Scuba Diving Weights: Weight Belts vs Integrated Weights

Scuba Diving Weights: Weight Belts vs Integrated Weights

Scuba Diving Weights: Weight Belts vs Integrated Weights

When we go scuba diving, we all know that we need extra weight to account for the buoyant dive gear that we use while we’re diving. A secure weight belt or weight harness is an essential safety item for any diver. It has to be able to release instantly in any emergency, allowing you to drop your weights but be locked enough not to come loose during your normal diving activities. So we know that we need to use weights to be able to stay down underwater, but when it comes to choosing what weights to use, that’s where it can become a difficult decision-making process. 

Diving weights are used to act against the buoyancy of other diving equipment, such as diving suits and diving cylinders. The diver must be weighted so that he is negatively buoyant by default, and then adjust the amount of air in their BCD to achieve neutral or positive buoyancy as and when required.

When selecting your dive gear, you’ve probably heard the integrated weights and weight belts, but what's the difference between the two and how to decide which is the best option for your diving needs? Questions addressed and answered because by the end of this article, you’ll know the difference between the two to get a better idea on which weight system would suit your diving needs best.

If by the time you’ve finished this article and still confused on which weights to choose, then we’re here to answer all your questions about diving weights. Simply send us an email at and we will aim to help you decide which weight system will work best for your diving requirements. 

Scuba Diving Weights: Weight Belts vs Integrated Weights

What Are Weight Belts?

First off, let’s talk about weight belts. Weight belts and weight harnesses. The primary way of becoming negatively buoyant is to use a ballast belt with a quick-release buckle with block lead weights or integrated BCD pockets with lead shot bags. Weight belts are the most common option that people choose for their weights. They’re also the perfect option for freedivers and snorkelers who want to duck dive beneath the waves.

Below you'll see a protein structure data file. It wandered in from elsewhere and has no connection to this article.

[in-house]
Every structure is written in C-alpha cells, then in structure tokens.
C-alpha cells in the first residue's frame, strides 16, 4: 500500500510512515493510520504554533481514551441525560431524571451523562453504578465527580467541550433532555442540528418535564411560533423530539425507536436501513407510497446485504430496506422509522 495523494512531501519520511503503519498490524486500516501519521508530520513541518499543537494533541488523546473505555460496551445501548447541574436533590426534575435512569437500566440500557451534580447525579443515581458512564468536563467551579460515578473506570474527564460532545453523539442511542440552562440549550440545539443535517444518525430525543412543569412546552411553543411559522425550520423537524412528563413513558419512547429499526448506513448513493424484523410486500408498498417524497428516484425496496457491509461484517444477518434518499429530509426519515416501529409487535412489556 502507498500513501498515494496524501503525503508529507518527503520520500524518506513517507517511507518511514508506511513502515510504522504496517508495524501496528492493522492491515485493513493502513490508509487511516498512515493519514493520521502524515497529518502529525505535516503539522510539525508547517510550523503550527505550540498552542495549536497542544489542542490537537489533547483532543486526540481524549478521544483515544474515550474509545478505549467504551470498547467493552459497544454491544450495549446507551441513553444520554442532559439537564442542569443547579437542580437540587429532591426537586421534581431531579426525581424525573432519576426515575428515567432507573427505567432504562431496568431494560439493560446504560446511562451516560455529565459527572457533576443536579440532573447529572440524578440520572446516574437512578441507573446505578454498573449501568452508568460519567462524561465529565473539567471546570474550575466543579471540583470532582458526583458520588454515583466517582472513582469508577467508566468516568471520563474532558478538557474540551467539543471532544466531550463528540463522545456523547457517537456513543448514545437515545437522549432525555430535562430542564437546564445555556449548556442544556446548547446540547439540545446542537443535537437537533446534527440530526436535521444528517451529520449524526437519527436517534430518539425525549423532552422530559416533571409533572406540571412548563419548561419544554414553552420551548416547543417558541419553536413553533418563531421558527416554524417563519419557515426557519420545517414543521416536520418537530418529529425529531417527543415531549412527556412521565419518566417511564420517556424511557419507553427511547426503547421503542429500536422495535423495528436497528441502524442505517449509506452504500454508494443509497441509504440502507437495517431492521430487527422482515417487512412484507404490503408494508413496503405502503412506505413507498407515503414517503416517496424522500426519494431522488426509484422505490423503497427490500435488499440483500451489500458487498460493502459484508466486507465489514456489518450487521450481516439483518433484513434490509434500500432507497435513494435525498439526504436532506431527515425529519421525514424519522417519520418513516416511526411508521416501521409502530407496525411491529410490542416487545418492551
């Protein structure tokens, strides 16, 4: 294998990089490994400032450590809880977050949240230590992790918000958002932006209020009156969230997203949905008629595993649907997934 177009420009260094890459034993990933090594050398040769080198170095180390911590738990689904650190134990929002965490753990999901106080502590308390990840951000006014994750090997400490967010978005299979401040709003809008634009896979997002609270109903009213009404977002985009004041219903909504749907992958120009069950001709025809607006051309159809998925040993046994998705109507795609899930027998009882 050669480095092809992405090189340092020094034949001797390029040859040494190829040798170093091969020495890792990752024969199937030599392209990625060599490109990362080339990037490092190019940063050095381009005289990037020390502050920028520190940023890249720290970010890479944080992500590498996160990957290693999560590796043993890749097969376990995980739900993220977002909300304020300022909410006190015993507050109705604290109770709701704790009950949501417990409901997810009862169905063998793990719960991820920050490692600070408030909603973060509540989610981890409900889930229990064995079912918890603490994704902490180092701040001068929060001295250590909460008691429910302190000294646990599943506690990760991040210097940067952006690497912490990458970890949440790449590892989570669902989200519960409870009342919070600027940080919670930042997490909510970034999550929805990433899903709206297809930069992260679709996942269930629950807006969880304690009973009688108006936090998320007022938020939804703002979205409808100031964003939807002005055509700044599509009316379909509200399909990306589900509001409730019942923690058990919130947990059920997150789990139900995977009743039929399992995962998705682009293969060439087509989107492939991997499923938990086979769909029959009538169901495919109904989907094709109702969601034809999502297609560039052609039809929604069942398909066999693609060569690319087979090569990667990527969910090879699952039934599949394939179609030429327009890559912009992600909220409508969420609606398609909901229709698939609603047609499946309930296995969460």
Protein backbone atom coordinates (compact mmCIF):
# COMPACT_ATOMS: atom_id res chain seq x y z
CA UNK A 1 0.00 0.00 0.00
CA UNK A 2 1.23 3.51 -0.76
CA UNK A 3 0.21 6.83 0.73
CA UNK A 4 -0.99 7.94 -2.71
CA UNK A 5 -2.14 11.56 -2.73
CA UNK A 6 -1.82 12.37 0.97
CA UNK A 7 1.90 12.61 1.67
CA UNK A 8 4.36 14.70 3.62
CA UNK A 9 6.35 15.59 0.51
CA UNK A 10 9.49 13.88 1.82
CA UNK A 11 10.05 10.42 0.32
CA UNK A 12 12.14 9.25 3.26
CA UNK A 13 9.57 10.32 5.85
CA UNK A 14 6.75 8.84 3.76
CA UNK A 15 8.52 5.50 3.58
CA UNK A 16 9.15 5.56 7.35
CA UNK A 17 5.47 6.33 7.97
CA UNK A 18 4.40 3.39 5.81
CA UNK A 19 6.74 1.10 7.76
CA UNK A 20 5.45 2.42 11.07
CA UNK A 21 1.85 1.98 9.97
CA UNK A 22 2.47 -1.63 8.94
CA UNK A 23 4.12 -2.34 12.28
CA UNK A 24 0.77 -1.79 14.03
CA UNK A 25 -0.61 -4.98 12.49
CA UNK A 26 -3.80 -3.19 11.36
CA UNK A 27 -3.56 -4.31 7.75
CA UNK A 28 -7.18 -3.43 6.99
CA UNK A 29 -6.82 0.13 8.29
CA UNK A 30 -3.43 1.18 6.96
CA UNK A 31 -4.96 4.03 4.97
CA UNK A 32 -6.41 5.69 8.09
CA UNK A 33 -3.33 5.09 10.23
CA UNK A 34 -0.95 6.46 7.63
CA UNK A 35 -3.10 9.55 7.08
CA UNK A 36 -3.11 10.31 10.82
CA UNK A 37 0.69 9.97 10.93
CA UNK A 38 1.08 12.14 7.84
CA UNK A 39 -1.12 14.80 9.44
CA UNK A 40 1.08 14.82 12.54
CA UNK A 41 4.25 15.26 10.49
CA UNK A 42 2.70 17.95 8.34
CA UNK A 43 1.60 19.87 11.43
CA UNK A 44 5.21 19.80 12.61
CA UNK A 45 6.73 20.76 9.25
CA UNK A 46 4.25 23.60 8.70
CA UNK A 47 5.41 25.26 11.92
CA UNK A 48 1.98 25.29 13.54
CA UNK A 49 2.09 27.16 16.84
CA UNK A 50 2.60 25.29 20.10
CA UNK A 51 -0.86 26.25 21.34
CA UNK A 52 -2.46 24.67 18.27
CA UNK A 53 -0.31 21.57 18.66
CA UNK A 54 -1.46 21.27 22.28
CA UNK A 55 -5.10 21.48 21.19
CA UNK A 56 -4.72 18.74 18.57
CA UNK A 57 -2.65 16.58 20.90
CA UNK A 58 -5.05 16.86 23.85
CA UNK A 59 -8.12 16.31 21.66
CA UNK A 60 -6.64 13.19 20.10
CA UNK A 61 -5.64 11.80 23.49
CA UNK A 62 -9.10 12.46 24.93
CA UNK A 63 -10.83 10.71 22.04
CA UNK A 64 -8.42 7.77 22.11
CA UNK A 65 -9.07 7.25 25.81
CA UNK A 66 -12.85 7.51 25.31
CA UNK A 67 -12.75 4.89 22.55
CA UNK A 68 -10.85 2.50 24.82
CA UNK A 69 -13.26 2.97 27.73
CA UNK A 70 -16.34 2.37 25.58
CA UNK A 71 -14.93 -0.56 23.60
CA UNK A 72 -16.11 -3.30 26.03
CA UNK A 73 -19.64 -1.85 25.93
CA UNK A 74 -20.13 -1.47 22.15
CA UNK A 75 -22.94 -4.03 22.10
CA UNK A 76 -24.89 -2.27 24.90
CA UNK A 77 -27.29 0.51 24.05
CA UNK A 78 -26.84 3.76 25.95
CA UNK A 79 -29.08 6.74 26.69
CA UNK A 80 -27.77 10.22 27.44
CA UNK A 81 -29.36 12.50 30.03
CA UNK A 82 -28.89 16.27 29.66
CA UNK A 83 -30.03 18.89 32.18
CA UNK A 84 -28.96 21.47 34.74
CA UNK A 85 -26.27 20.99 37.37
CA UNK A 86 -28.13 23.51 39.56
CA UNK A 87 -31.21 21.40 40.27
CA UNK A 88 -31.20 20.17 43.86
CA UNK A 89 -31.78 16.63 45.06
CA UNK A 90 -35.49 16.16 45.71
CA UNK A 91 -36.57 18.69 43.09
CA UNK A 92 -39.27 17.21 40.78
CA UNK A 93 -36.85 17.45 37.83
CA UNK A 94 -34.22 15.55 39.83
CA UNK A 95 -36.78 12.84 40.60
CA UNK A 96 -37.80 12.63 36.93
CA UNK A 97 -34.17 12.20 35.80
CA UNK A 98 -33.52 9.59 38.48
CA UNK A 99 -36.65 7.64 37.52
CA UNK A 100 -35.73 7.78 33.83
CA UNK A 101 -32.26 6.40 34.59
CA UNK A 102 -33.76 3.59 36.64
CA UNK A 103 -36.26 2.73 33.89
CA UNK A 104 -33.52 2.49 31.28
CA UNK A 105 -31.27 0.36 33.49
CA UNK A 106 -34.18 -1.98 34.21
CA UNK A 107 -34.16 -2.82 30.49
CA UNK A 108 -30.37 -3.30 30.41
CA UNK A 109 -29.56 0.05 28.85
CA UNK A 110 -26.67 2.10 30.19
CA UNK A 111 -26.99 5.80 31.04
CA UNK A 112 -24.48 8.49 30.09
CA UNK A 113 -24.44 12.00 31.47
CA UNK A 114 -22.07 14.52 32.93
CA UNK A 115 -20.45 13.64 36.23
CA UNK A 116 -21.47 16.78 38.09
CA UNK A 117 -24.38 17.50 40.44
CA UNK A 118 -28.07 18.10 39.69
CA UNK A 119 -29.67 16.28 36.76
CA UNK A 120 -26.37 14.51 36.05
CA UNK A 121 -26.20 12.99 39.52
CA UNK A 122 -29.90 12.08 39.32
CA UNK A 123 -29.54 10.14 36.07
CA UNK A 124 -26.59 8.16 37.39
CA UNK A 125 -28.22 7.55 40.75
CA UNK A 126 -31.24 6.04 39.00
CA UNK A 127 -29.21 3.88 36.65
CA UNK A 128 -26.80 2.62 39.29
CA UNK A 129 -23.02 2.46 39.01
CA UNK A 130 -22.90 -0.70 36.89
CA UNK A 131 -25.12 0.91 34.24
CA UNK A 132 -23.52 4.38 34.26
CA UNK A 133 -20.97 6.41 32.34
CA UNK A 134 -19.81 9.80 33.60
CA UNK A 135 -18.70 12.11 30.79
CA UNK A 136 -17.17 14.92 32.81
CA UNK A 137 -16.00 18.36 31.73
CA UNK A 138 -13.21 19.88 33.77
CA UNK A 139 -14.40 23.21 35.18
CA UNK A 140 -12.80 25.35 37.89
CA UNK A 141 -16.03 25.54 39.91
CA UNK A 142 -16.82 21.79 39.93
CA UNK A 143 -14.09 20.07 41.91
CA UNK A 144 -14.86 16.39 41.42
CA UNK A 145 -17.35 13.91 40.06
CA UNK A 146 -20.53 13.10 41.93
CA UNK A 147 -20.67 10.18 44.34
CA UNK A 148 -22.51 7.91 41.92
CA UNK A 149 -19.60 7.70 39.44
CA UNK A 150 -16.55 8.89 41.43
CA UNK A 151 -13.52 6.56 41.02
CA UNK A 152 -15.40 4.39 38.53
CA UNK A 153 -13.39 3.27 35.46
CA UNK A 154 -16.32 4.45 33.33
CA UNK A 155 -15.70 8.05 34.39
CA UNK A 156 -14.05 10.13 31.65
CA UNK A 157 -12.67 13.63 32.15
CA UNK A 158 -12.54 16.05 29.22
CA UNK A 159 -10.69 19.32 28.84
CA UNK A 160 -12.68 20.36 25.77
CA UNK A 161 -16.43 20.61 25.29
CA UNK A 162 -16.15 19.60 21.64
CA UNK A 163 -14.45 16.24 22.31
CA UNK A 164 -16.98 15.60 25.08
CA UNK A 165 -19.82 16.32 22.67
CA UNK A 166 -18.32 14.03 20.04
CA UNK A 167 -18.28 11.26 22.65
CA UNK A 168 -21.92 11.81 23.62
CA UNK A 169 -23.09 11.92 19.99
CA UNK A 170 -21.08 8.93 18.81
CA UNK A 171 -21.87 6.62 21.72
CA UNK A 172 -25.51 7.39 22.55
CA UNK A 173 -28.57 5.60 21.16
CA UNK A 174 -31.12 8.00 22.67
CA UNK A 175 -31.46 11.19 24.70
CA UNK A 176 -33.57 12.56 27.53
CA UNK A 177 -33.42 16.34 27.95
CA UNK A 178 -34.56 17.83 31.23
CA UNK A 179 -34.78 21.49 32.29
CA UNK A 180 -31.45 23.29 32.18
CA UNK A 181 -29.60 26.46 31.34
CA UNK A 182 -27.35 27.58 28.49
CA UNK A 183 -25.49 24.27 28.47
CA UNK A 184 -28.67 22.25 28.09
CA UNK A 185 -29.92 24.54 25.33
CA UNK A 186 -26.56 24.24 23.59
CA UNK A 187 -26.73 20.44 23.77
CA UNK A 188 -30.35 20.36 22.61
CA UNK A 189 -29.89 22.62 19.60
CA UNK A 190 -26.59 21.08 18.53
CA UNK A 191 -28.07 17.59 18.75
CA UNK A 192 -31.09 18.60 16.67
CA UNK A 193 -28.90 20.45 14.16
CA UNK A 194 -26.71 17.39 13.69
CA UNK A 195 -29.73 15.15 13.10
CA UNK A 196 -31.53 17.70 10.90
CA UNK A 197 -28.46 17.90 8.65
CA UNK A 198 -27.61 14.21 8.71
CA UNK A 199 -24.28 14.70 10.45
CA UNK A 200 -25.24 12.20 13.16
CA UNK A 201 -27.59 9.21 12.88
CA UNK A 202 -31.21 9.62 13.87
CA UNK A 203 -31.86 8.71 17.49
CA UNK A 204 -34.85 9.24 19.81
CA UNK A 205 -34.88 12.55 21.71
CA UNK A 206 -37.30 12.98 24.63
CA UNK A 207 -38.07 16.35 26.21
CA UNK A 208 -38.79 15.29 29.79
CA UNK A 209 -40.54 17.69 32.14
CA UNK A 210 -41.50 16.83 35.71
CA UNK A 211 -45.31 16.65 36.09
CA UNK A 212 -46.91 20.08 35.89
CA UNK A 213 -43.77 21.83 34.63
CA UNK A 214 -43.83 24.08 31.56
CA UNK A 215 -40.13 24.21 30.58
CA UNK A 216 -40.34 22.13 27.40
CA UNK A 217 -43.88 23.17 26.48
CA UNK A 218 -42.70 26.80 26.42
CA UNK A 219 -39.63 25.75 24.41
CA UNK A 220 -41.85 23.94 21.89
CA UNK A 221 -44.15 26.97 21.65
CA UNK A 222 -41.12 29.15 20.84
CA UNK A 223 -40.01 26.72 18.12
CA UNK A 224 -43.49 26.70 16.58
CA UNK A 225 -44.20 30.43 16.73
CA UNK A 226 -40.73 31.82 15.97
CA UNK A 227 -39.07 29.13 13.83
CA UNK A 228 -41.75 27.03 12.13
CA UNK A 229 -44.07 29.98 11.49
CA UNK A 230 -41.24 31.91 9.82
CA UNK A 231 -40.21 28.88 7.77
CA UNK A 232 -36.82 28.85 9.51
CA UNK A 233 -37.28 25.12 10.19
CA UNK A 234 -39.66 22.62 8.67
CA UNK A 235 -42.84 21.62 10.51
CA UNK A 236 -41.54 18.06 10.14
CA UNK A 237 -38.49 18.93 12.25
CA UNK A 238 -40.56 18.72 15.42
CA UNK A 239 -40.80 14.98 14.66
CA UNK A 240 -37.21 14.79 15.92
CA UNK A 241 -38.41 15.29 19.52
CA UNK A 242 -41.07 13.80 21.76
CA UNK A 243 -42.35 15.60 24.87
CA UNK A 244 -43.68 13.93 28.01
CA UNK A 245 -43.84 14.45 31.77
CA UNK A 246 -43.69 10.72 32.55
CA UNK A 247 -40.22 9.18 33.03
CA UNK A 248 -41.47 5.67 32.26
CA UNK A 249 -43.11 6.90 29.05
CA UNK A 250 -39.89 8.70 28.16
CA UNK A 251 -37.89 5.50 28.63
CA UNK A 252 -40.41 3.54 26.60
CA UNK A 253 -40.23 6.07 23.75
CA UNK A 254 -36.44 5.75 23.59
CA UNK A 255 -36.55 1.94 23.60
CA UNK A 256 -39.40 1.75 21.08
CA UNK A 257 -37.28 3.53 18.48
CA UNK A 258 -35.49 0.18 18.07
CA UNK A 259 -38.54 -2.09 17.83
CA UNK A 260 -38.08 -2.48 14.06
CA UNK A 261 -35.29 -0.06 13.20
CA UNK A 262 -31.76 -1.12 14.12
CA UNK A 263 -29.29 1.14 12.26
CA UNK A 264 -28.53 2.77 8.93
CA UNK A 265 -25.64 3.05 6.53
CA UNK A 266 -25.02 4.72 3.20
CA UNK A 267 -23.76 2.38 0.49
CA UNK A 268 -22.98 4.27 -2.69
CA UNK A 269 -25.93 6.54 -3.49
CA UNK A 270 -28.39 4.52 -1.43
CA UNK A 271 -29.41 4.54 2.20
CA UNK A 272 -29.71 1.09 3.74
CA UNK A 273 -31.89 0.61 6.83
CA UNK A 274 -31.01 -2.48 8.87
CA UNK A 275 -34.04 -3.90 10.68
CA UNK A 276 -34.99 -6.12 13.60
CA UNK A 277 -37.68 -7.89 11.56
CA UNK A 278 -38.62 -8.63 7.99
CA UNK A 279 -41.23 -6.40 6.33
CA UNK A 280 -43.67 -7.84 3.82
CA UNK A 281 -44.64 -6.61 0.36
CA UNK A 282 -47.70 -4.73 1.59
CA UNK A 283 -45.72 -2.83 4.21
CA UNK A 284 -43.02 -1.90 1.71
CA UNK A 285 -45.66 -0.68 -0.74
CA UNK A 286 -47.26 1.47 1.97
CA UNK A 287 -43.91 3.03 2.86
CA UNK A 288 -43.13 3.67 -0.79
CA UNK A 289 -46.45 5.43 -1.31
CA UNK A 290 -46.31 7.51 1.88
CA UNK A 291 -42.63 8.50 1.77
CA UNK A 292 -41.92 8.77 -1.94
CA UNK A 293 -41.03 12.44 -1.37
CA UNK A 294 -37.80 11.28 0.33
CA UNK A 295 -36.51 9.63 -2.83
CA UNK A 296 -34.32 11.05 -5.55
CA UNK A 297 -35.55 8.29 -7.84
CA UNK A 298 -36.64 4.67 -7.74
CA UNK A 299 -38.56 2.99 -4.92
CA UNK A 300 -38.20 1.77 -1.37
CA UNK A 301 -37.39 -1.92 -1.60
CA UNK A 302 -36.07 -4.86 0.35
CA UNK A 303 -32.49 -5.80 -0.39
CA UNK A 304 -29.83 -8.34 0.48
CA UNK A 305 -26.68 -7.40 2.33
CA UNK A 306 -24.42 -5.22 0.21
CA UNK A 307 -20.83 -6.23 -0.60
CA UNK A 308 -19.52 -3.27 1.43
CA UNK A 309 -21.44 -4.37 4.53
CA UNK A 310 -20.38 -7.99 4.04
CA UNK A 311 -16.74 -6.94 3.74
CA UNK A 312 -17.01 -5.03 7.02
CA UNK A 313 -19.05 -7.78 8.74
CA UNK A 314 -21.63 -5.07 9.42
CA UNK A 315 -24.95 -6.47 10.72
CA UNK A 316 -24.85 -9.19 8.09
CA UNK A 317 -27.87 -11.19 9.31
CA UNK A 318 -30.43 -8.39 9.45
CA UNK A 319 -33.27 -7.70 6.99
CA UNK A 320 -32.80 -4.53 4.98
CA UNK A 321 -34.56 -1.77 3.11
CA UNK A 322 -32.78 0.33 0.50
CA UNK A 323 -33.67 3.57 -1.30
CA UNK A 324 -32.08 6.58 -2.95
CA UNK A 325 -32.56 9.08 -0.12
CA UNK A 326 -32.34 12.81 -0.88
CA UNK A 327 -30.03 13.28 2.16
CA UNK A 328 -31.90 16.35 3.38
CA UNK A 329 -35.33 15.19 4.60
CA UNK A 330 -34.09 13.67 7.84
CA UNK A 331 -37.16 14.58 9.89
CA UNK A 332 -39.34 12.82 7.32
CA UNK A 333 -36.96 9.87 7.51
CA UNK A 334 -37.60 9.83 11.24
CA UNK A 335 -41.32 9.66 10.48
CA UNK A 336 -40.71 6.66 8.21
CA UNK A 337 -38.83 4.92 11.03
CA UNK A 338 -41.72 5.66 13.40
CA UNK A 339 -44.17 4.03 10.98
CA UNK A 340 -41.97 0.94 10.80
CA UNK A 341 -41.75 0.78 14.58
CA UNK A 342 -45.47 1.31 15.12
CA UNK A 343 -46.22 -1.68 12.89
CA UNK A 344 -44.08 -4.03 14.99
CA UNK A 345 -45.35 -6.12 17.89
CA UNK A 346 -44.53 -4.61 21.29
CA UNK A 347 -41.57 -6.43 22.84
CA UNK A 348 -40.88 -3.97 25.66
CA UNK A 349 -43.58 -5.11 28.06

At Mike's Dive Store, we offer a collection of lead block weights as well as lead shot bags in 1kg, 2kg and 3kg variants. 

Scuba Diving Weights: Weight Belts vs Integrated Weights

What Are Integrated Weight Systems?

Tuck your weights out of the way within your BCD with integrated weight systems. Integrated weight systems are the kind built into certain BCDs. By having the integrated weight system, this means you don’t need to carry weights in a separate belt.

Integrated weight systems are also a lot more comfortable to wear than weight belts when you are diving but they can bulk up and weigh down your BCD. 

If you’re looking for a weight system that tucks out of the way, integrated weights are most likely the best option for you.

Other Types of Scuba Weights 

What if we told you that there are a lot more types of weight systems that just integrated weights and weight belts? Yes, there are many different options and varsity to choose from to fit every diver’s needs. Here are some of the other most popular weights you can buy:

Trim Pockets weights are used mainly for two reasons. Firstly, to improve the fine-tuning of your trim in the water - the correct, horizontal position will make you swimming through the water more relaxed and more efficient. Another reason divers use trim pockets weights is to reduce some of the detachable ballast from your weight belt so in case of emergency you don't ditch the whole of your ballast. 

Ankle Weights and Clip-on weights. Another right way of fine-tuning your buoyancy is to distribute a small amount of weight around your body. Ankle weights are very popular with drysuit divers whose boots and legs are extra positively buoyant. Mike's Dive Store offers a range for ankle and clip-on weights including a collection of fantastically looking Bright Weights. 

V-weights and tail weights. Some technical divers choose to fine-tune their rigs with V-weights and tail weights. These are weights you can mount on your twinset rig or at the back of your backplate to off-load some of the ballast of your weight belt and to spread the load more evenly for better trim and more comfortable scuba diving position. 

We’re Here to Help

Your weights and weight belt are an important part of your equipment. If you need further advice, send us an email at, where we’ll be happy to assist with your weight system decision-making. 

Or if you’re ready to start looking at weights and want to see the range for yourself, have a look at our selection of weights on our website or come and have a look at them for yourself by visiting us in our London store.